My go-to power packed snack, bananas are a neat way to put the zing back in your zang. Full of energy, vitamin B6, tryptophan, iron, magnesium and potassium, plus being a natural probiotic, high in fiber, and a regulator of blood sugar, bananas are the bomb! In fact, eating one banana as a mid-morning snack will fuel the body with enough magnesium (a stress-reducer) for the entire day!


Boosting vitamin D can improve mood by enhancing the production of the happy hormone, serotonin. Synthesized by the body in response to sunlight, vitamin D can be found in foods such as oily fish, coconut milk, almond milk and mushrooms. It can be worth taking a high quality vitamin D3 supplement throughout winter.


Complex carbohydrates such as chickpeas, lentils, nuts, oats, brown rice, potatoes, sweet corn, wholegrain cereals, bananas and starchy vegetables have been shown to encourage the production of serotonin, and promote leveled well-being (unlike simple carbohydrates which are known to induce mood swings).


Purchased as a powder, maca root has been used as a stress reliever since ancient times by the elite class of the Peruvian Incas. Rich in calcium, magnesium, phosphorous, sodium, and potassium, it is also a good source of trace minerals such as magnesium and iron (two important nutrients for controlling anxiety), zinc, iodine, and vitamins B1, B2, C and E.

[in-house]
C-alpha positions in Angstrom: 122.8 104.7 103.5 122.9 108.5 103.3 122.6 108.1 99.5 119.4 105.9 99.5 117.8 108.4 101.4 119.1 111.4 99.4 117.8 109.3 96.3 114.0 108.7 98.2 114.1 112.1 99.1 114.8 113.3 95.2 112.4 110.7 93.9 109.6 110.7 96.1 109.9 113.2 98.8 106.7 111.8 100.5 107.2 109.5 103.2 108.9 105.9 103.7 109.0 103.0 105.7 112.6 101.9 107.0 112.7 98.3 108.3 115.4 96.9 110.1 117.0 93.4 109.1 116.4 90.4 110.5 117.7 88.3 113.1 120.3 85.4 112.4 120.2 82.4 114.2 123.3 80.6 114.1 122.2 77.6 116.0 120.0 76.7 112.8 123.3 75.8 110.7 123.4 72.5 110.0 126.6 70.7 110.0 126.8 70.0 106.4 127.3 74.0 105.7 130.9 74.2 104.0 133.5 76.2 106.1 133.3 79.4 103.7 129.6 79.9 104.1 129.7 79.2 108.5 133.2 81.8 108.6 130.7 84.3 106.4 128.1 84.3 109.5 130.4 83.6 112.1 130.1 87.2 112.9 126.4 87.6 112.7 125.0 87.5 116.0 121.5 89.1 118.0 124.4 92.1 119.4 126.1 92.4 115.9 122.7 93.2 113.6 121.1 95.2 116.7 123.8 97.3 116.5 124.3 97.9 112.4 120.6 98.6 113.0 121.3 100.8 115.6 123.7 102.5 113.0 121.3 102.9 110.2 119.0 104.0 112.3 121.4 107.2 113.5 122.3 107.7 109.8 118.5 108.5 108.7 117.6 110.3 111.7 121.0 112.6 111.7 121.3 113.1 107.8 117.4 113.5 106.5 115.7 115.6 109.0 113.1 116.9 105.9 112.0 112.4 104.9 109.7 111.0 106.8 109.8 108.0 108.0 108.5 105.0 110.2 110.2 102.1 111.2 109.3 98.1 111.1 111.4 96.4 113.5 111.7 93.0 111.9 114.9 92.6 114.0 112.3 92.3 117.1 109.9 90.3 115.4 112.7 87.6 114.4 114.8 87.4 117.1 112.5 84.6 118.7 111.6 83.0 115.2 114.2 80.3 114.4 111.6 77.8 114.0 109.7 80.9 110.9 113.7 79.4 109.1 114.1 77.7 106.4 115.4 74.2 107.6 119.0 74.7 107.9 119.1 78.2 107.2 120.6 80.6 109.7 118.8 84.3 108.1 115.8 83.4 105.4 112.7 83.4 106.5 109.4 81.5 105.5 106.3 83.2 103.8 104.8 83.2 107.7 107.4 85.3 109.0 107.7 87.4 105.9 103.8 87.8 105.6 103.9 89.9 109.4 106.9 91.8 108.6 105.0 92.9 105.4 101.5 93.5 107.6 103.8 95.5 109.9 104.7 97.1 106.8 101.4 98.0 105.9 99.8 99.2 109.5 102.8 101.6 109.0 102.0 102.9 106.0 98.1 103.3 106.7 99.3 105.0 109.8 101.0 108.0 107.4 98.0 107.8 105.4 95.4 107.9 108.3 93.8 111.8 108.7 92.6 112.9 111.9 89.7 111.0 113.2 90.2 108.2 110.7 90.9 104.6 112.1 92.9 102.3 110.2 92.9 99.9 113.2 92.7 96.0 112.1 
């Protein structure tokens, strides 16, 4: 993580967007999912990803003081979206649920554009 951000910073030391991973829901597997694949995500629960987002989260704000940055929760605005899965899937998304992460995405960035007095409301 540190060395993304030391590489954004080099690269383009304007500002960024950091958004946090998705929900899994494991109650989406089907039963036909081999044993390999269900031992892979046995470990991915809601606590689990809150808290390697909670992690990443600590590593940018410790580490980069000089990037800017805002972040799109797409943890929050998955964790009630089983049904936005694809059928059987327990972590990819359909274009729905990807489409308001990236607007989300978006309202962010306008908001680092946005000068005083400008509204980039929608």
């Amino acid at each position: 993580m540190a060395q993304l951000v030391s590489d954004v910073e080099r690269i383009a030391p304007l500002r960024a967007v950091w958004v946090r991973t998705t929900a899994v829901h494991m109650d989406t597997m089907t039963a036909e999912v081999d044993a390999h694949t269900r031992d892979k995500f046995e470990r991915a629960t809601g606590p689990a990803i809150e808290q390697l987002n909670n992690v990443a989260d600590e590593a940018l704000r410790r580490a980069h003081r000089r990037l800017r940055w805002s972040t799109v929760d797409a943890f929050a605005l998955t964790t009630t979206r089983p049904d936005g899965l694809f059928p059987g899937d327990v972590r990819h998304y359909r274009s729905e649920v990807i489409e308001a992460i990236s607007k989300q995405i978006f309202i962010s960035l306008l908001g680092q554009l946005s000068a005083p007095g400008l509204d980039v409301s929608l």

Spirulina is one of the most nutrient-dense foods on the planet! A supergreen equivalent of a multi-vitamin, spirulina is 60-70 percent protein and high in iron, B vitamins (notably B12, which is rare in plant foods), tryptophan and essential omega-3 and omega-6 fatty acids. And as if that is not enough, spirulina also contains calcium, magnesium, folic acid, vitamins A, B, C, D, E, K and antioxidants. On a biochemical level, spirulina is a happiness hothouse!

What Are Your Favorite Happy Foods?

*Please note, if you're not feeling well and think you may be suffering from depression, do not suffer alone, but seek professional advice.